Though the stories and novels I write often take on wildly different tones, and stake out different bits of genre real estate, readers can rest assured that if they read something new of mine, that it will relate in some fashion to any story of mine they might previously have read, even if the linkages are not immediately obvious.
8. Do you see yourself writing another Roxanne Bonaventure novel in the future? With all of time and space as her playground, can readers look for her to show up in any of your other fiction?
Roxanne's excursions outside the pages of Here, There & Everywhere are a perfect example of the kind of linkages I mentioned earlier. In fact, Roxanne has already appeared in other stories, though so far no one has recognized her lurking in the background. In my story "Red Hands, Black Hands," part of my "Celestial Empire" sequence that appeared late last year in Asimov's Science Fiction, there is a brief reference to "Rahk-San, a woman of British extraction who spoke an antique form of Mandarin with stammering grace, but who could always be counted on for an amusing anecdote." Obviously, as a character who can travel anywhere in time and space, Roxanne tends to get around.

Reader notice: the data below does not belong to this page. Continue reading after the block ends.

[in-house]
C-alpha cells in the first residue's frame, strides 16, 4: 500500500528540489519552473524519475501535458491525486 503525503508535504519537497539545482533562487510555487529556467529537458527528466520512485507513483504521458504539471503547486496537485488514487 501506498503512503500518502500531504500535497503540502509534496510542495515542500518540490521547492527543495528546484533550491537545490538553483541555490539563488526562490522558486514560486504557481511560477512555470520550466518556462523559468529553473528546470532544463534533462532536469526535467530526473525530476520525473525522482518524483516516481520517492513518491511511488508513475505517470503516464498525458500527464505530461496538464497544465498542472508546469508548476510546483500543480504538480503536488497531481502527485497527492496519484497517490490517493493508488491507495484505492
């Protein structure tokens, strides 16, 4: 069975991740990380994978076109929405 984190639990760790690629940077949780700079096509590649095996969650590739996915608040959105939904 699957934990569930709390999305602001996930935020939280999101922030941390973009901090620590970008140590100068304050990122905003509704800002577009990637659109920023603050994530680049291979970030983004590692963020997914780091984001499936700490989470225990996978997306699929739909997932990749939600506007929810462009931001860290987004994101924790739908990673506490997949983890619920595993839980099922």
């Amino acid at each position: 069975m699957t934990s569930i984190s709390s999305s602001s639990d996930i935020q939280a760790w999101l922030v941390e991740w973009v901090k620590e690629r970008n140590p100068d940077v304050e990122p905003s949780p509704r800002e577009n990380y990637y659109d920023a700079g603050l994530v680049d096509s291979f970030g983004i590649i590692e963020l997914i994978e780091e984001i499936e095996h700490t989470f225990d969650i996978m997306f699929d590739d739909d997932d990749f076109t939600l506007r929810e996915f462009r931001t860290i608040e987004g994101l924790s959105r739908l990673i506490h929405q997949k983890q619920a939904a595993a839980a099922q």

In addition to appearances in other books and stories, Roxanne's adventures are actually going to be continuing in another medium, as well. Sometime next year, if all goes according to schedule, the publishing company that I own, MonkeyBrain Books, will start publishing Day Tripper, a comic book series. Day Tripper will feature Roxanne in her mid-twenties, along with time-traveling companions Stu and Astrid, as they journey back and forth across the Myriad, in search of adventure, a good time, and the perfect pint of beer.
9. What can you tell us about your next book, Paragaea: A Planetary Romance?